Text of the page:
Erie Insurance: A Closer Look

Erie Insurance

Erie Insurance gets middle of the road reviews from Viewpoints Reviewers, with a few customer service complaints.

Erie Insurance is a multi-line insurance company currently writing auto, life, home and business insurance in 11 states and the District of Columbia. It started in Pennsylvania back in 1925. So while it’s not the oldest insurance company out there, it has been around several generations, and its underwriting and financial management approach has stood the test of time.

I like insurance companies that have survived multiple economic cycles, including the Great Depression, the Recession of 1981, and multiple “megacat” disasters, like Hurricane Sandy earlier this year, which caused a lot of damage in the Northeast.

Erie has an A+ rating from A.M. Best, which is quite good. This rating measures its overall financial stability and ability to pay expected claims.

Although it’s a regional player, not a national one, Erie has done very respectably in the annual JD Powers Insurance Shopping Study, which ranks insurance companies on buyers’ experiences actually taking out an insurance policy. In the 2013 study, Erie actually received the very top marks of all insurers—a feat it achieved in four out of the last seven years. In doing so, Erie managed to edge out much bigger and more established names like Ameriprise, Amica, Liberty Mutual and State Farm.

Erie got its best scores in the categories “overall purchase experience,” “price,” “policy offerings,” and “local agent.”

What do Viewpoints Reviewers think about Erie Insurance?

Erie scores 65 out of 100 points, overall, putting it in the middle of the pack with other insurers. While people are happy with their agents and with the policies and pricing themselves, a look at actual experiences Viewpoints readers have had reveal problems at claim time, which is what counts with insurance companies.

Here’s one happy customer:

“I wouldn’t change to any other auto insurance,” writes Christyjac2, describing the aftermath of a car accident. “The medical bills totaled over $5,000.00. I submitted the bills to Erie and they were almost immediately paid. I had a rental car the same day as my accident. Every Erie representative that I dealt with during that difficult time was nothing short of wonderful. That’s where the difference is. I will be an Erie customer for life.”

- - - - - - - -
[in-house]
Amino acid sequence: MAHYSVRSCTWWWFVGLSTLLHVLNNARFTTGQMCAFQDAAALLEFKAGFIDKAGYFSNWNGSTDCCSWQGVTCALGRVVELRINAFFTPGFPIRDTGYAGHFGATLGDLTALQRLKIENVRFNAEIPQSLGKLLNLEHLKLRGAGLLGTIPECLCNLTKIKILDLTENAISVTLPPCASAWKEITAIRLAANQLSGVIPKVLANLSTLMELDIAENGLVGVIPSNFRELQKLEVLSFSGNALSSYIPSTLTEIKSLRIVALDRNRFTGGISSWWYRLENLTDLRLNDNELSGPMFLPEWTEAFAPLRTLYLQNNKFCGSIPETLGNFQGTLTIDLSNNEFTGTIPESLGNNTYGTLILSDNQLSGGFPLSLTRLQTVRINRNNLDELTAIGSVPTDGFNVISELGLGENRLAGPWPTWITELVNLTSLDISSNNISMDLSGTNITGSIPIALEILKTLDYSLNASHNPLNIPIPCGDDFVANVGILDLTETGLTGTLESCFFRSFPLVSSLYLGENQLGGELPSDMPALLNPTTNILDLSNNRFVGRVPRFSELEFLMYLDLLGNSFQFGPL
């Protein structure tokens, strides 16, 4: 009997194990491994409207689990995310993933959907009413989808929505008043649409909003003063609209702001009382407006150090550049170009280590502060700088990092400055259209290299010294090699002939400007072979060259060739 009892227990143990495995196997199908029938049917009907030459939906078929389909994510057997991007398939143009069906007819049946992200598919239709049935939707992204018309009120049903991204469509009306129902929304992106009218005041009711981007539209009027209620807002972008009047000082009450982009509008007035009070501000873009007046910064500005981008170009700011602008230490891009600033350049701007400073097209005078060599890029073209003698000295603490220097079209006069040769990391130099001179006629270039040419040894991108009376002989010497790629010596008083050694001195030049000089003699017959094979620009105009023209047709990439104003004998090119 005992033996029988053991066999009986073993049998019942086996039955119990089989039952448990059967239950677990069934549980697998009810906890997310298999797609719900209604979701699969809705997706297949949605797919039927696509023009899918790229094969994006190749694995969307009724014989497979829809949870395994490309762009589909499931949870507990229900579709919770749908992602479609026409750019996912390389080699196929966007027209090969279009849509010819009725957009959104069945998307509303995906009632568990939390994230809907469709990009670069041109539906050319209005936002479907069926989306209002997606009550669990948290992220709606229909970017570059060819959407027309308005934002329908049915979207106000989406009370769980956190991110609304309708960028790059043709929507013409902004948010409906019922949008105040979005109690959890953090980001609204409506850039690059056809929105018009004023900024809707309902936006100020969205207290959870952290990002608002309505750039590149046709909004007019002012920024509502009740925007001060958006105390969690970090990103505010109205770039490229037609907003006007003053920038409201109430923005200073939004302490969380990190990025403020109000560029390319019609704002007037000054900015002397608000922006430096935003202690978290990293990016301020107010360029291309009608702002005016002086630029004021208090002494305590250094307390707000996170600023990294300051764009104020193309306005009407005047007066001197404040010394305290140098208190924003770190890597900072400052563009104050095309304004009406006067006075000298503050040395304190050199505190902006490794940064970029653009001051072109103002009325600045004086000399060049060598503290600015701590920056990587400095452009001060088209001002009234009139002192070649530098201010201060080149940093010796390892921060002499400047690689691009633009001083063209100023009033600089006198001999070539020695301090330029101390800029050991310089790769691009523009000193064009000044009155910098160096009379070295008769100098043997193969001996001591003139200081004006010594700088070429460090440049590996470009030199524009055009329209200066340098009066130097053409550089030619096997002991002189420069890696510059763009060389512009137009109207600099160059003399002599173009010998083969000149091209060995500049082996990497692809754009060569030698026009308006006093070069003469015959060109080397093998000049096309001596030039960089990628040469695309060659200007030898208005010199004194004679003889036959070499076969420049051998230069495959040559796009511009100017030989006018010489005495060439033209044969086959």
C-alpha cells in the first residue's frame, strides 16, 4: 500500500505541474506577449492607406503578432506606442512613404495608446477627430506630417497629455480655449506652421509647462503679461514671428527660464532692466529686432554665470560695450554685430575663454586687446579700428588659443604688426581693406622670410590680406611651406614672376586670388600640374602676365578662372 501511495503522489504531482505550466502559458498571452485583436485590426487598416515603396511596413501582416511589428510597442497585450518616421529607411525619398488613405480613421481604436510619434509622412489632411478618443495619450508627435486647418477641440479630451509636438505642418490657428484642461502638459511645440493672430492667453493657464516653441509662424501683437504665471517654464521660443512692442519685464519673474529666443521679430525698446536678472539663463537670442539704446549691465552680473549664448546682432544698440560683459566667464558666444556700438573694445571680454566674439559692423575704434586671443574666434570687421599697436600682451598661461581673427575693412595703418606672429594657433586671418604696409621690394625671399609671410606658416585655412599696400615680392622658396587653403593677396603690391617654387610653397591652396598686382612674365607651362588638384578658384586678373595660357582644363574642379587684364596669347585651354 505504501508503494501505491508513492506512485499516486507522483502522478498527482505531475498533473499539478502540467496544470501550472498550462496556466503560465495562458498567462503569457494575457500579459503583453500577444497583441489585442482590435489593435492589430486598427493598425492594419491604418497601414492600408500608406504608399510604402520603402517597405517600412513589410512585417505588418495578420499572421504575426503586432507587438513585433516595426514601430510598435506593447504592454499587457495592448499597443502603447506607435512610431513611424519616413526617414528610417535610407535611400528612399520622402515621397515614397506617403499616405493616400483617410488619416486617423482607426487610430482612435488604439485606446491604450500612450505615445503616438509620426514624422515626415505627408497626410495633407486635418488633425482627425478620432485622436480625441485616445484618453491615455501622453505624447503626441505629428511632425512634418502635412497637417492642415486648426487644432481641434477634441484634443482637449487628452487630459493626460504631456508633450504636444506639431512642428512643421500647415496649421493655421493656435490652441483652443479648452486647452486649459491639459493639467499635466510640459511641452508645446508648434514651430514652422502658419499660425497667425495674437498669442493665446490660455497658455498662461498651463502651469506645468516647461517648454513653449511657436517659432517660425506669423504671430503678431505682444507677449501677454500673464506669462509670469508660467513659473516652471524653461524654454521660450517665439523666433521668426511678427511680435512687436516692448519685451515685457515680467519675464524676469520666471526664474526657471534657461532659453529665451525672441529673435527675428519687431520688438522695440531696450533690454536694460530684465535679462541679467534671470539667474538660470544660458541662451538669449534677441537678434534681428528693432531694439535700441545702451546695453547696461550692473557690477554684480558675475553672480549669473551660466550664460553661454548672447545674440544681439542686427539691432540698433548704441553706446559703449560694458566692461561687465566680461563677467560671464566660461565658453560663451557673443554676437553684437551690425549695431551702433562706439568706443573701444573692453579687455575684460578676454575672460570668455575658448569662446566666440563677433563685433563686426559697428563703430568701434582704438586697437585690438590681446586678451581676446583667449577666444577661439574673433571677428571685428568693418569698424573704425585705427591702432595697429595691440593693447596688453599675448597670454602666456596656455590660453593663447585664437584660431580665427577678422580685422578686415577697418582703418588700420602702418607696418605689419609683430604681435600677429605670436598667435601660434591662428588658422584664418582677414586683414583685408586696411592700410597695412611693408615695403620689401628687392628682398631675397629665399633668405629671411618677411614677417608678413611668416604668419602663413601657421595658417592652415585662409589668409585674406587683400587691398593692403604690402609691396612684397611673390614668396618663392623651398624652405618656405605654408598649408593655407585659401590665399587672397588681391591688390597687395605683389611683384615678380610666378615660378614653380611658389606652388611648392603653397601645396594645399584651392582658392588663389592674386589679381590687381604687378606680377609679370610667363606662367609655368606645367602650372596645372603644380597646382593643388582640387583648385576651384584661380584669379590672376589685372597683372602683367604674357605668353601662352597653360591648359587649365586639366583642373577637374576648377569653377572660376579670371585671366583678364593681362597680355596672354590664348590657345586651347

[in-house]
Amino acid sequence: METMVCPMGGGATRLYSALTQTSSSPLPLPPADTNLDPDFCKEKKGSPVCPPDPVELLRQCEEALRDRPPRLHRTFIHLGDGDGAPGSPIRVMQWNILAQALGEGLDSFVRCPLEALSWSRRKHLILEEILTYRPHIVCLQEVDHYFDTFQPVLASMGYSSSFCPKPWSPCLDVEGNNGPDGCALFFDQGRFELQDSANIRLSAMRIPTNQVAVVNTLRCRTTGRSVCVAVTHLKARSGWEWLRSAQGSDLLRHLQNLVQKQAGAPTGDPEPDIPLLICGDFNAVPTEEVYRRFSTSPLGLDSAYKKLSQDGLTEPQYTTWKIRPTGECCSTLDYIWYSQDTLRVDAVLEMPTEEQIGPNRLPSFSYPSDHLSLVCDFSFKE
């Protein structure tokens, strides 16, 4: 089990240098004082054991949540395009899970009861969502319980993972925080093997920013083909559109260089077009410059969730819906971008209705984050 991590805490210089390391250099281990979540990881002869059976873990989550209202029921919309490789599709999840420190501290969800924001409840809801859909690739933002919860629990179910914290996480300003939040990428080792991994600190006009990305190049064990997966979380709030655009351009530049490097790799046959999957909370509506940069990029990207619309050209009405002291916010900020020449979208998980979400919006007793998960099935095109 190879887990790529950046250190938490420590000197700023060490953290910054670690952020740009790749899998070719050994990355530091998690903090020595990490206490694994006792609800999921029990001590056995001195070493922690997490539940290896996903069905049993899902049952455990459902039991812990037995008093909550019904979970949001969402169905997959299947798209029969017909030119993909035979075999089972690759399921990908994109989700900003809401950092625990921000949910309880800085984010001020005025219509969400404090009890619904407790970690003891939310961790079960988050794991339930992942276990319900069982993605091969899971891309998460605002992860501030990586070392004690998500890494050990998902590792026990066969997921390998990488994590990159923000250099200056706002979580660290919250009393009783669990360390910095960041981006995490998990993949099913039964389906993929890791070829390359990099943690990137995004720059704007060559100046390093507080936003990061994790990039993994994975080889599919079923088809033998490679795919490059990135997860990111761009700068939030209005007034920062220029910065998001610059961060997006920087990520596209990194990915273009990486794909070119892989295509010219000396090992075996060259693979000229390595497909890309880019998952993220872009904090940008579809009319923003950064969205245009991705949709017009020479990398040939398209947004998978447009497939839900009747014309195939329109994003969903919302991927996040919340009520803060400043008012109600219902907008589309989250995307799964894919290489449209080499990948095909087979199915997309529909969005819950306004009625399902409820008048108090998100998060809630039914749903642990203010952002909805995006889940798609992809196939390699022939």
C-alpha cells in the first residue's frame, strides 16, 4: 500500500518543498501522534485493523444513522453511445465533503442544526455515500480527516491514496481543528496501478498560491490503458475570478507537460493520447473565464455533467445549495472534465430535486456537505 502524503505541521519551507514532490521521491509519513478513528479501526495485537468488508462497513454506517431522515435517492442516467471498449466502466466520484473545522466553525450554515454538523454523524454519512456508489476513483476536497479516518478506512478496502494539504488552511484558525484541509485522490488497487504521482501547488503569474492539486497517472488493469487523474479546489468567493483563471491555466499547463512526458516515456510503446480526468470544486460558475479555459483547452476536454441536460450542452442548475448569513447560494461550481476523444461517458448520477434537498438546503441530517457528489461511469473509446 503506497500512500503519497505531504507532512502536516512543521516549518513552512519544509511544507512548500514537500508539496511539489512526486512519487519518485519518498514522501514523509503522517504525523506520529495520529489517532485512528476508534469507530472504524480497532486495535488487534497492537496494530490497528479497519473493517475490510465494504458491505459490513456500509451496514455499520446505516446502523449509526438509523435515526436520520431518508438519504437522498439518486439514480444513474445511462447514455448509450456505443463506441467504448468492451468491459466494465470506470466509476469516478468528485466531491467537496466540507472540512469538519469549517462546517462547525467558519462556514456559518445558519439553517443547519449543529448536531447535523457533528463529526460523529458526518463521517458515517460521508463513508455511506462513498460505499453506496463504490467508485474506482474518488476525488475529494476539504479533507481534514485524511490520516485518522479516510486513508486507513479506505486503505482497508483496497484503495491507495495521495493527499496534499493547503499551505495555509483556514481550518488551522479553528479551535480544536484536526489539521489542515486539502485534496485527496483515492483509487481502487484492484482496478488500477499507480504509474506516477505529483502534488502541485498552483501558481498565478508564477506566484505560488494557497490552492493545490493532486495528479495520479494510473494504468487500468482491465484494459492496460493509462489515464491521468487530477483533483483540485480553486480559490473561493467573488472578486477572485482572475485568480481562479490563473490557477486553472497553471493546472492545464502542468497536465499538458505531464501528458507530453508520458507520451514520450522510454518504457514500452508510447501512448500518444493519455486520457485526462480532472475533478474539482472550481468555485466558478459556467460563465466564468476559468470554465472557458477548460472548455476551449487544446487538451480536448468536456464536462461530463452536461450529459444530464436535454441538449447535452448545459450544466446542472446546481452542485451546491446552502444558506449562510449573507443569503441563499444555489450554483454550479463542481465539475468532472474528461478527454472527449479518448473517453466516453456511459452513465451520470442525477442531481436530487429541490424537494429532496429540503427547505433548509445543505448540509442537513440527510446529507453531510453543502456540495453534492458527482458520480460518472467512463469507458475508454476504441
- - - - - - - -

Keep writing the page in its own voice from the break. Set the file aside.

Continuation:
Not everyone was so thrilled with their own experience, though:

“I agree Erie Insurance has competitive rate and decent service. However, they will do anything possible to dodge their responsibility to fulfill their liability to pay claims,” wrote Anonymous99. “This is absolutely the WORST insurance company I ever has to deal with. They are an unethical insurance carrier. I was shocked by their dealing with my claim until I consulted attorneys in my region. The lawyers unanimously told me this has been the way Erie practices over the years.”

Erie also has some unhappy homeowners insurance customers as well. Case in point, TNVol, who advises: “Erie is fine until you need them. They may pay the claim you make, but they’ll drop you afterwards. I will never do business with them again and I will tell anyone with insurance needs to stay away from Erie!”

Do they do better with commercial policies? Not necessarily. One Viewpoints reader, HateErieInsurance, writes, “Don’t do it!!!! They may be cheaper than other insurance but it will haunt you when you need to file a claim!”

While I do take negative reviews of insurers with a grain of salt—we’re only seeing one side of the story, unhappy customers are a lot more likely to write reviews than happy ones—reading them is a useful look at the kinds of issues that come up when dealing with insurers.

Editor’s note: If you have professional experience with insurance, Viewpoints is recruiting experts in priority product categories to write for our blog. Check out this overview of the Viewpoints Category Expert Program, including qualifications, compensation and how to apply.

Jason Van Steenwyk (31 Posts)

Jason Van Steenwyk has been writing about personal finance and investments since 1999. He first learned the trade as a staff reporter with Mutual Funds Magazine, part of the FORTUNE Group of magazines at Time, Inc. Since then, Jason has been published in many financial consumer and trade publications, including Wealth and Retirement Planner, Registered Representative, Annuity Selling Guide, Bankrate.com, Senior Market Advisor and many more.